Google slapped with €220 million fine in France

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The Autorité de la concurrence or the French Competition Authority (FCA) has handed Google a monumental fine totaling €220 million.

The fine comes after the authority concluded that Google had abused its dominance in the advertising server market.

“The Autorité noted that Google granted preferential treatment to its proprietary technologies offered under the Google Ad Manager brand, both with regard to the operation of the DFP ad server (which allows publishers of sites and applications to sell their advertising space), and its SSP AdX sales platform (which organises the auction process allowing publishers to sell their “impressions” or advertising inventories to advertisers) to the detriment of its competitors and publishers,’ the French Competition Authority wrote in a statement.

The complaint was brought by News Corp Inc and Rossel La Voix both of which make use of Doubleclick for Publishers and Doubleclick AdExchange.

“The complainants argued that Google has behaved in such a way that these two technologies – both marketed under the Google Ad Manager brand since the summer of 2018 – benefit each other, to the detriment of both competing technology providers and the market performance of their online advertising inventories,” the authority said.

This practice of giving preferential treatment to its own platforms has already had a serious effect on the market the FCA says.

Not only have ad server operators lost out on advertising, publishers who run advertising lost out on competitive rates other platforms may have offered had Google not been in the mix.

The good news is that Google has acknowledged its misstep.

“While we believe we offer valuable services and compete on the merits, we are committed to working proactively with regulators everywhere to make improvements to our products. That’s why, as part of an overall resolution of the FCA’s investigation, we have agreed on a set of commitments to make it easier for publishers to make use of data and use our tools with other ad technologies,” legal director for Google France, Maria Gomri, said in a statement.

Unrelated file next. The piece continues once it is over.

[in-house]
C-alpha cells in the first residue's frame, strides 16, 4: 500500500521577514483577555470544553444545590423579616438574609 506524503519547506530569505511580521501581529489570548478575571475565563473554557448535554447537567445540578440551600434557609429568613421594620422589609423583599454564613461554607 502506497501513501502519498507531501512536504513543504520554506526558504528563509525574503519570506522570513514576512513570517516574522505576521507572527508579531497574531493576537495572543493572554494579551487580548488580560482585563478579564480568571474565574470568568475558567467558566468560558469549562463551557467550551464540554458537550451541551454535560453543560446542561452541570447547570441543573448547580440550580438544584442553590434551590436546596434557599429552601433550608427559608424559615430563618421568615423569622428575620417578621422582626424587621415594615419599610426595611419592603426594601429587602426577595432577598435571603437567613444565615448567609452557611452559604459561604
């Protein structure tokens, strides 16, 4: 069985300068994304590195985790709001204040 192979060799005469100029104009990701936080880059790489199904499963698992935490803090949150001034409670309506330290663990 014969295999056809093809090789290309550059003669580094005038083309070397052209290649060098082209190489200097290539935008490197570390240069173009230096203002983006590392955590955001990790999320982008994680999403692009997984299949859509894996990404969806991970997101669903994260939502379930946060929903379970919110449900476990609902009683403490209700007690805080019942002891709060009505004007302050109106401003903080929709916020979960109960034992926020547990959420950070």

Among those commitments is one to increased flexibility within Google Ad Manager which sounds like it could be a better way to get your advertising in front of more eyes.

“We will further increase the flexibility of Google Ad Manager to meet the evolving needs of our partners, including allowing them to set custom pricing rules for ads that are in sensitive categories and implementing product changes that improve interoperability between Ad Manager and third-party ad servers. Also, we are reaffirming that we will not limit Ad Manager publishers from negotiating specific terms or pricing directly with other sell-side platforms (SSPs). And we will continue to provide Ad Manager publishers with controls to include or exclude certain buyers at their discretion,” writes Gomri.

Google will also make it easier to access data from an Ad Manager auction but importantly it will end some of its self-preference practices.

Google says it is still testing and developing these changes and we suspect that some of these changes will be made globally so as to avoid a monumental fine like this again.

“We recognise the role that ad tech plays in supporting access to content and information and we’re committed to working collaboratively with regulators and investing in new products and technologies that give publishers more choice and better results when using our platforms,” Gomri concludes.

Brendyn Lotz

Brendyn Lotz

Brendyn Lotz writes news, reviews, and opinion pieces for Hypertext. His interests include SMEs, innovation on the African continent, cybersecurity, blockchain, games, geek culture and YouTube.

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